Also… If there are – say – some freak weather conditions (such as the outside temperature suddenly drops to -20 degrees Centigrade overnight) and subsequent damage to the Building results (such as water pipes burst and/or drains freeze and then crack, allowing water to leak into the property and subsequently cause water damage to internal fixtures, fittings, flooring, walls, etc), then again perhaps a claim against the “Buildings Insurance” might be possible.

Likewise, if our Tenant locks up the Leased property for the evening and goes home, making sure it is secure and sound before departing… Then they come back the following morning only to find that the building’s shop front glazing has been broken, they can make a claim on the “Buildings Insurance” to remove the glass (if cracked and damaged) and board up the window, making the property safe and secure… As well as claim the cost of repairing the glazing itself.

In all ‘allowable’ claims, one can only ever claim the cost to replace exactly like-for-like. That is to say, in the unlikely event that your roof is blown off during strong hurricane force winds, you can only replace the missing roof with one of exactly the same construction and building materials as the one that was there before i.e. you cannot claim for a new improved roof with more insulation, better tiling, etc… However, if some of the building materials are not available any more, then you can replace these with other similar materials that are currently in use.

Other things the “Buildings Insurance” does not cover is for loss of or damage to Tenant’s stock, loss of any machinery or any contents stored on site, etc… Nor does it cover the Tenant for loss of trade. All matters that are not part of the demised premises (or designated Building) will need to be covered under a separate insurance policy, which our Tenants will need to ensure is in place at their discretion.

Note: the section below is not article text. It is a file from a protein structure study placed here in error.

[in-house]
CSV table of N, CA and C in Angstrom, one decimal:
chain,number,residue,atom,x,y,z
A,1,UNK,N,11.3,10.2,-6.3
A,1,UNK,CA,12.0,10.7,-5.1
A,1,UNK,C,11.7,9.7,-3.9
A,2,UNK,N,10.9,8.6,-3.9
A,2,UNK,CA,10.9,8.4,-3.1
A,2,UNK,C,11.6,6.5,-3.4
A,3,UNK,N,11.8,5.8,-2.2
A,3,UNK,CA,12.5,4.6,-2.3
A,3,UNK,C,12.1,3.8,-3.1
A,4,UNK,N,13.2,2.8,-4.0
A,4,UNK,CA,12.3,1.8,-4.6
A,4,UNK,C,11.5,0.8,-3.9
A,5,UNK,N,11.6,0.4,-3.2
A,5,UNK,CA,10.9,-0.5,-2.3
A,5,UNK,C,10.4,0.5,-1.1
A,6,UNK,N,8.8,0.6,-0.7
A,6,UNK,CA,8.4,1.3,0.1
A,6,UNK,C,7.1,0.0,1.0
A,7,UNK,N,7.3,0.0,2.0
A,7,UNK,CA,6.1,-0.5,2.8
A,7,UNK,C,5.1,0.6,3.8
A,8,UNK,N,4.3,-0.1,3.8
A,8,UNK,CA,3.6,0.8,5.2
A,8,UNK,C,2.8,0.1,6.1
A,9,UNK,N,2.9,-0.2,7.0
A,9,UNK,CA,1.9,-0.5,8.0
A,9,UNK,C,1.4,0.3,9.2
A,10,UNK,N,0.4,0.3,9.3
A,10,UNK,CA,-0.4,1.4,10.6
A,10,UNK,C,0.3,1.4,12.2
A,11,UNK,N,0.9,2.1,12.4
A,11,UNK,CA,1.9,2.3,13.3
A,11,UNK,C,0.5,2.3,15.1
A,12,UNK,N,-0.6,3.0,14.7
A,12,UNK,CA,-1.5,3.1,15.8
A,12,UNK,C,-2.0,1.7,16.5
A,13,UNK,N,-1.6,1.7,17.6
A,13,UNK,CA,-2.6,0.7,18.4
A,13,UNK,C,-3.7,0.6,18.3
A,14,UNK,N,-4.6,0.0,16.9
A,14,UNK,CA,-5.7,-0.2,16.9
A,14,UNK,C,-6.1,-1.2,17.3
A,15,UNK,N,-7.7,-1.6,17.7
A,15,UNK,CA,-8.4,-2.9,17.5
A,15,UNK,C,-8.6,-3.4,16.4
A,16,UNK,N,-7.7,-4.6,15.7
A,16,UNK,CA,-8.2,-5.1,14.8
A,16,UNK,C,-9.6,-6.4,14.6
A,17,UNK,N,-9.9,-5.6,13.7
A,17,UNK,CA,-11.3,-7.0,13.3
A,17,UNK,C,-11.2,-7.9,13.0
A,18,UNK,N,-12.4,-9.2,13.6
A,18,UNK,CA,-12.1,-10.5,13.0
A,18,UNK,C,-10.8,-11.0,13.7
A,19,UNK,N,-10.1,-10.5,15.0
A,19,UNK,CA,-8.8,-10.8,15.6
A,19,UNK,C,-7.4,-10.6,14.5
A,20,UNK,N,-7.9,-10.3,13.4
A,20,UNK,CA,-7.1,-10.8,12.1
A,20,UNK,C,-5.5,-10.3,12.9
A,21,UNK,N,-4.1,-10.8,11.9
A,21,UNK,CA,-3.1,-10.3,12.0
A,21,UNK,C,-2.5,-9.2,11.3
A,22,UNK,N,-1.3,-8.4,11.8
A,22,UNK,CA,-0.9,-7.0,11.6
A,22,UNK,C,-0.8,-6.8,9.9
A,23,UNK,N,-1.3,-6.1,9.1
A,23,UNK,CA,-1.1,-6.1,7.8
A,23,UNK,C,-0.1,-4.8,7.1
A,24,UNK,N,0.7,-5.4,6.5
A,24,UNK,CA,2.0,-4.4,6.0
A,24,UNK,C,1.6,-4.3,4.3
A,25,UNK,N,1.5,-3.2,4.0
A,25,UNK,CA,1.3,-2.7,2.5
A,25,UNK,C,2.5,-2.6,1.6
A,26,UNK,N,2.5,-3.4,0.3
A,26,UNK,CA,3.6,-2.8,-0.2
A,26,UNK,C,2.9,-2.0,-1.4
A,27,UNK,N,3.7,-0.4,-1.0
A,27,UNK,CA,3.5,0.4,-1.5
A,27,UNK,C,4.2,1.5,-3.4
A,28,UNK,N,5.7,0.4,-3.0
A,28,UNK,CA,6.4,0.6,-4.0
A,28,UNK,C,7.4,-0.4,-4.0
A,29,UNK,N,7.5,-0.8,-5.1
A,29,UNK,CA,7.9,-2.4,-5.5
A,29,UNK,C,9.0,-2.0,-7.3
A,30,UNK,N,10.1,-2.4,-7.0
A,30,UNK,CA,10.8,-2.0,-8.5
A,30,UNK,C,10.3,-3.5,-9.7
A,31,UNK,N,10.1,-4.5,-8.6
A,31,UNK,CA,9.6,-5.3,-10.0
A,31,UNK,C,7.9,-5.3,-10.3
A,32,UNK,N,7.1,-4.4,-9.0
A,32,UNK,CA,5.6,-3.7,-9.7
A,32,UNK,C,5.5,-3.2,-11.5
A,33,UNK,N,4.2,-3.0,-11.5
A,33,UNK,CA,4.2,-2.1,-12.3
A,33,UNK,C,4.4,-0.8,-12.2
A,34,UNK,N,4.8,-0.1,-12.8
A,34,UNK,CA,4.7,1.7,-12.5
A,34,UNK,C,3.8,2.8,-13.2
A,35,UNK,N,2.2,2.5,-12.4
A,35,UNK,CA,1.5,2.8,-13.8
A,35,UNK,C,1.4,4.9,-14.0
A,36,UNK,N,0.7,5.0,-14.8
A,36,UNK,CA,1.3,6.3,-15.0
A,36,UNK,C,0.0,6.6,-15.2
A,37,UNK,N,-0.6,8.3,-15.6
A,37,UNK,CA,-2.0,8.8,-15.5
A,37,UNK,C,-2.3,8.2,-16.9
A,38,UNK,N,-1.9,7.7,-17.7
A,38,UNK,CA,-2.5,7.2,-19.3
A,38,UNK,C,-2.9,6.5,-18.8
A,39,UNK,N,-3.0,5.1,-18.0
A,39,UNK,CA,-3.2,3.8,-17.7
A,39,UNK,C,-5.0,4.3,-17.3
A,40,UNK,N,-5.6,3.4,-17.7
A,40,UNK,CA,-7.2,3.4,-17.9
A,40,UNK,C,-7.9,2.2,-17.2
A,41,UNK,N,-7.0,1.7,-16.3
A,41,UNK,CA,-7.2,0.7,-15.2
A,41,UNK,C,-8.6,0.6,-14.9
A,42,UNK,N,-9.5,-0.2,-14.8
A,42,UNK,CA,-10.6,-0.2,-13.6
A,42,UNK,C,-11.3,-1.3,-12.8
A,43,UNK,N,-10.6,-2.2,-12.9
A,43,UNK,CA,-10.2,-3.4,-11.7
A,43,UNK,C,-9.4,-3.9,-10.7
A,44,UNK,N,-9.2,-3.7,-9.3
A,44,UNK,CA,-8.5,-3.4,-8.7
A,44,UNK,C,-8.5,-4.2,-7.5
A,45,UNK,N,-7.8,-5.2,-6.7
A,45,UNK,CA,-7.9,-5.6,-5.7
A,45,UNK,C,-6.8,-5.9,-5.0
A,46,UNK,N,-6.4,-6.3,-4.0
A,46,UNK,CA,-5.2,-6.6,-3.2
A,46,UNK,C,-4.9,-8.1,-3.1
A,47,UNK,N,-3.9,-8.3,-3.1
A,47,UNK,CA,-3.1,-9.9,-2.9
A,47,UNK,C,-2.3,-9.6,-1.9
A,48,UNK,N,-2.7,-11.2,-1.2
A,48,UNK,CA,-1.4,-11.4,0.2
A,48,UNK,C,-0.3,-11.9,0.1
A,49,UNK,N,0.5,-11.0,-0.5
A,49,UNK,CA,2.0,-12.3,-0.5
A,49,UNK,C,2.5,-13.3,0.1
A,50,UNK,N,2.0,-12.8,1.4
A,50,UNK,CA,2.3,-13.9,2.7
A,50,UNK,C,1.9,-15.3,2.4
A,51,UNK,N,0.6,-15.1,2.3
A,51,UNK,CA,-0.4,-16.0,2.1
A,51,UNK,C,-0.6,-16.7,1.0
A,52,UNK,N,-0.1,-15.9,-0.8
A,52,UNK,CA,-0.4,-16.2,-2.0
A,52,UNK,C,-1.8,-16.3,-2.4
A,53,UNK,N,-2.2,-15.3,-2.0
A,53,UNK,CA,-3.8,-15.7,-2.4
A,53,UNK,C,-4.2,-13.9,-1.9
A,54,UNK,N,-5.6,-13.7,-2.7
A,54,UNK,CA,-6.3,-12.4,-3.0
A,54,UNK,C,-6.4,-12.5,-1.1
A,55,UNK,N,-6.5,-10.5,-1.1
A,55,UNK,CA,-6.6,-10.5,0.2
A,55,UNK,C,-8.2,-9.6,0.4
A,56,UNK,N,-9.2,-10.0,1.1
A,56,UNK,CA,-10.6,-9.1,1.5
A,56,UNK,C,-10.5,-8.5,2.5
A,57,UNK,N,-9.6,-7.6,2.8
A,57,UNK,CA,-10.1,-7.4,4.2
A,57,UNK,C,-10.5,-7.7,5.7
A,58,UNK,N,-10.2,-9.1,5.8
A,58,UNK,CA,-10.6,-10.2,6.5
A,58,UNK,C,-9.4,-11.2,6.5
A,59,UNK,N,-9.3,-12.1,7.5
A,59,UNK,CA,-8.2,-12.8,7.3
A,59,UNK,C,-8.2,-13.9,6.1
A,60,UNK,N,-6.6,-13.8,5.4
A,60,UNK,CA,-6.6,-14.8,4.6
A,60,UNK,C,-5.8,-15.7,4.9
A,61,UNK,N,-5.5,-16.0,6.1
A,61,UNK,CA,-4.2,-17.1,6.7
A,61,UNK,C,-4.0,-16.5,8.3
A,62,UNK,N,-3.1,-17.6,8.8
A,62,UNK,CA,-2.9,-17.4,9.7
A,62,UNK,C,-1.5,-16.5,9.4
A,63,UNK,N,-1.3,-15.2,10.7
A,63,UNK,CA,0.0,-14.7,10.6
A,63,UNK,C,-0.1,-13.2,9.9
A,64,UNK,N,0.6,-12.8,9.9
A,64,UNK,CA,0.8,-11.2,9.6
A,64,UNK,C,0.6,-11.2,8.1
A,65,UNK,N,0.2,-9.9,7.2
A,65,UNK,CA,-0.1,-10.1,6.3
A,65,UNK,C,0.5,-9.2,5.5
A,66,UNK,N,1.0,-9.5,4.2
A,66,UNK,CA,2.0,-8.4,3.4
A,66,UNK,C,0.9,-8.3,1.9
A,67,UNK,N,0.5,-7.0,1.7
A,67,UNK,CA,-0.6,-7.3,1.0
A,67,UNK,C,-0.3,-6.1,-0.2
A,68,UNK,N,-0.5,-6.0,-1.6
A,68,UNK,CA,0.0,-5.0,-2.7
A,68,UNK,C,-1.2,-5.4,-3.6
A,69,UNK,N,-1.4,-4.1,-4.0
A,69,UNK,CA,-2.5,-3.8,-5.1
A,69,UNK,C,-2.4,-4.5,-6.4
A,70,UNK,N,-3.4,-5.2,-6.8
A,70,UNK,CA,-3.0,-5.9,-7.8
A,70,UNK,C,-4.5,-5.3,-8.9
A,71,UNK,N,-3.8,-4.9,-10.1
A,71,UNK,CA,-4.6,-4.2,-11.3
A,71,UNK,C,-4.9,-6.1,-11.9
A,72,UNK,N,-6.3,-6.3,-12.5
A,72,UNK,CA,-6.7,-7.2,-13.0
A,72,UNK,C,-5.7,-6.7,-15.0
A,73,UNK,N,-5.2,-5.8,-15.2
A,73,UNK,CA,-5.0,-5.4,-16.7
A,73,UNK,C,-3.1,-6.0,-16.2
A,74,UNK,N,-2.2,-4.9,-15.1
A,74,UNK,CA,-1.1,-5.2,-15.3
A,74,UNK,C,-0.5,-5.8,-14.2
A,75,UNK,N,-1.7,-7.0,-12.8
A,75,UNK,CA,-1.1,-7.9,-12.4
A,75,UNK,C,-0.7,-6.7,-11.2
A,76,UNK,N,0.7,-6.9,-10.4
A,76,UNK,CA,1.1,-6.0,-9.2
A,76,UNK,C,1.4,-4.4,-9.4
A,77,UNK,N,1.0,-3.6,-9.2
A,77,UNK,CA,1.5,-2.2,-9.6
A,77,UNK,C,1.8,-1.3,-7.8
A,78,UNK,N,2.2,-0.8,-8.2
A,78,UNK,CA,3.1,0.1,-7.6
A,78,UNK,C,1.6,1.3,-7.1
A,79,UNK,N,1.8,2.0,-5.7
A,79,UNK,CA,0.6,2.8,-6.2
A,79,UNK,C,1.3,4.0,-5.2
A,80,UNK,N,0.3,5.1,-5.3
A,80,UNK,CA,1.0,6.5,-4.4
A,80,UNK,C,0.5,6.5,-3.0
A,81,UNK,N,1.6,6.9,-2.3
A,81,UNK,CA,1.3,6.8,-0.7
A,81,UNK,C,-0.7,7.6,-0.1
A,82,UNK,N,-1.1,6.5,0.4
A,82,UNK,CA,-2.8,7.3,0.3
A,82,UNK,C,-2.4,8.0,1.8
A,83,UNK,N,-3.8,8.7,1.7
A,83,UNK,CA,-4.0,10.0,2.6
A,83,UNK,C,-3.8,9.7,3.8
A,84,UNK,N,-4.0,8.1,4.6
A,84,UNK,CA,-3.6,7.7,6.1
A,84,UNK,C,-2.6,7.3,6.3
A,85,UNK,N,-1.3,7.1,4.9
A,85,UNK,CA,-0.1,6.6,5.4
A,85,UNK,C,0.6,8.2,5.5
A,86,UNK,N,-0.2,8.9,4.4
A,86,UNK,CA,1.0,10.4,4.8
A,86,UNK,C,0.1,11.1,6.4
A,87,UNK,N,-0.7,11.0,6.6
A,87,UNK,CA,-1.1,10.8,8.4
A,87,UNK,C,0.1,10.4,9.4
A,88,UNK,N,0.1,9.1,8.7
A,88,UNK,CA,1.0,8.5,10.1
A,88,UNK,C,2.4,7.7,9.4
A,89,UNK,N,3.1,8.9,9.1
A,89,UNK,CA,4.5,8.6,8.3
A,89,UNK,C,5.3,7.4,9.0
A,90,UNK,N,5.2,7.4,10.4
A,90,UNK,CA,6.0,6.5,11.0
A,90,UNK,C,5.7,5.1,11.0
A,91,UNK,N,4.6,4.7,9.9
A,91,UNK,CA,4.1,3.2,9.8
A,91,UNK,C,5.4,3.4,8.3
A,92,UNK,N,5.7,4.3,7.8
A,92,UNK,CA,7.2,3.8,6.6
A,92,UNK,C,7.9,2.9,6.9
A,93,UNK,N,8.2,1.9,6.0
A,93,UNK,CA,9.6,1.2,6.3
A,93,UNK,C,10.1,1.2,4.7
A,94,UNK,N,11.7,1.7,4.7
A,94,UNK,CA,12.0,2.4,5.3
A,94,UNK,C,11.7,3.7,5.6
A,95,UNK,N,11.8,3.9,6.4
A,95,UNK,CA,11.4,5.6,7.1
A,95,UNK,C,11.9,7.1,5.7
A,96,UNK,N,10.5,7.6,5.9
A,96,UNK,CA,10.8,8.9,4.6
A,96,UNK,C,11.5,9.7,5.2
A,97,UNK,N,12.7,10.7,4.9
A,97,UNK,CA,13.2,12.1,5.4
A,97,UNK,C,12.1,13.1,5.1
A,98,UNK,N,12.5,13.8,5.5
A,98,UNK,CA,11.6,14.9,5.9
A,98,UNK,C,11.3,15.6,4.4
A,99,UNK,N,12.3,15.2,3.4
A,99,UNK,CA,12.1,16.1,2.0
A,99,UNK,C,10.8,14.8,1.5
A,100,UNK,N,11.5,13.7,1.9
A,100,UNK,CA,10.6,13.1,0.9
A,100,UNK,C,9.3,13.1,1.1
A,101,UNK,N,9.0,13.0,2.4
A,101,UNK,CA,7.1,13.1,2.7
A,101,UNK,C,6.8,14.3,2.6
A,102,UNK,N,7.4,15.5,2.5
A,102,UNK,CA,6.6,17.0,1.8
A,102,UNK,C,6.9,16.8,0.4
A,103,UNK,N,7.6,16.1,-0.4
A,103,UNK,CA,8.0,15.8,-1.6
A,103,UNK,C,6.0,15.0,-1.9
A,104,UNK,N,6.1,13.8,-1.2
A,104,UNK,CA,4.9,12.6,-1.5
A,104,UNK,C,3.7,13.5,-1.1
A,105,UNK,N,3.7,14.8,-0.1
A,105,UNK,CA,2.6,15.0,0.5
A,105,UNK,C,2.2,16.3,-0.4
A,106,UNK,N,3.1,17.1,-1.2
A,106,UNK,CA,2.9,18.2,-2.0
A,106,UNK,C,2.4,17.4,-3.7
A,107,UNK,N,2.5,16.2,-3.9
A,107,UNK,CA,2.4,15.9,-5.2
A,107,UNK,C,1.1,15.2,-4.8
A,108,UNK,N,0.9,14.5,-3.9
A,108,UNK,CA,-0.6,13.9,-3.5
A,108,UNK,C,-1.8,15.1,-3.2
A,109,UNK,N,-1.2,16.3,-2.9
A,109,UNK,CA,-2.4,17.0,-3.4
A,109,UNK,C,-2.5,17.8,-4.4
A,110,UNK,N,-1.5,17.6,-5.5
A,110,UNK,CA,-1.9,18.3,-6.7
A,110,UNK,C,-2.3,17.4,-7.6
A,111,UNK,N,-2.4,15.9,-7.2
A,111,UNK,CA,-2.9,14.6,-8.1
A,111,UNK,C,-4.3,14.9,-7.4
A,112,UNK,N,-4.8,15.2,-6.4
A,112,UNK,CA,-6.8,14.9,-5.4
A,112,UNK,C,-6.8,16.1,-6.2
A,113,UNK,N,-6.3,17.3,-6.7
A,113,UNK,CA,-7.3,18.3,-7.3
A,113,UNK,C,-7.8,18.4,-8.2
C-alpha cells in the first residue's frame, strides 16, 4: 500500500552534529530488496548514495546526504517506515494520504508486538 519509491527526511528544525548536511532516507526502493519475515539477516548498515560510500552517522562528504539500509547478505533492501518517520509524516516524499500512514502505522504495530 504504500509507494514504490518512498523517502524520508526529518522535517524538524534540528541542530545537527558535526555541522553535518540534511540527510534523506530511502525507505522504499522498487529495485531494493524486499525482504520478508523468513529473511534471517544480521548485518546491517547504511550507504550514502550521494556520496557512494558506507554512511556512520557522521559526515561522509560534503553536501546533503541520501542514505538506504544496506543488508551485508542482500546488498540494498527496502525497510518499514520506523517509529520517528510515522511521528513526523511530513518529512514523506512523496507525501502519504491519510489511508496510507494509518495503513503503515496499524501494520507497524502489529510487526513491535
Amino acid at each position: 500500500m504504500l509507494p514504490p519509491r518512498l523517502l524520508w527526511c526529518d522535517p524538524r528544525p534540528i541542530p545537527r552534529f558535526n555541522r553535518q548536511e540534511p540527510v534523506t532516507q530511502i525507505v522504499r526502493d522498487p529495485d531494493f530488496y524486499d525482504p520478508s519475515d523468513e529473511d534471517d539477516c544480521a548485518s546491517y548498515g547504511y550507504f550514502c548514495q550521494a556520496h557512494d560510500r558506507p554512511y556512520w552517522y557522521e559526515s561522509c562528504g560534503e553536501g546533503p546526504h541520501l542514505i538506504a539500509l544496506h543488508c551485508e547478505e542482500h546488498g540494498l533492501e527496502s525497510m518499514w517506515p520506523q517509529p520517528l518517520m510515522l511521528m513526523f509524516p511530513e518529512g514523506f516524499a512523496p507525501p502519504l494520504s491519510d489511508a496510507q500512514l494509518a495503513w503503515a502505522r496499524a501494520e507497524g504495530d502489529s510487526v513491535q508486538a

Also, the “Buildings Insurance” does not cover natural wear-and-tear of the building, fixtures or fittings (or any other part) associated with it… Which should be fairly obvious. You don’t expect your car insurance to cover the natural wear-and-tear that your car undergoes as you use it… Likewise, neither does “Buildings Insurance” cover the natural wear-and-tear of the building, fixtures or fittings as you use it.

Essentially, we see “Buildings Insurance” as part of the Tenant’s obligation to maintain the building they are Leasing from us, by ensuring it is protected against most types of unforeseen risk (resulting directly from their trade or otherwise) that might possibly damage the Building during their Tenure there.

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2) Why do we require our Tenants to take out “Buildings Insurance”?

As our Tenants are the ones who are using the property to trade from (which includes their trade’s associated risks), they need to pay for the “Buildings Insurance” Premium themselves. An invoice for this Premium is usually issued every April.

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3) Procedure for initiating a claim against the “Buildings Insurance”

i. All Tenants should call us (the Landlord) immediately upon noting any damage to the Building.

If the Tenant feels that a claim on the “Buildings Insurance” is warranted, then – before a claim can be initiated – we (the Landlord) will need come and inspect the damage to the Building so as to properly assess whether a “Buildings Insurance” claim can, in fact, be made (or not).

In the unlikely event that our offices are closed when the Building becomes/is damaged in anyway… You should contact our Insurance Broker directly, citing your policy number, and explain to them the circumstance(s) under which the damage occurred. They will then advise you as to whether a claim can (or cannot) be made and how to make one.

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ii. In all instances where an allowable “Buildings Insurance” claim might come to over £1,000, our Tenant(s) will have to acquire three independent quotes from builders/contractors/tradesmen to repair/replace the damage in an exact like-for-like manner.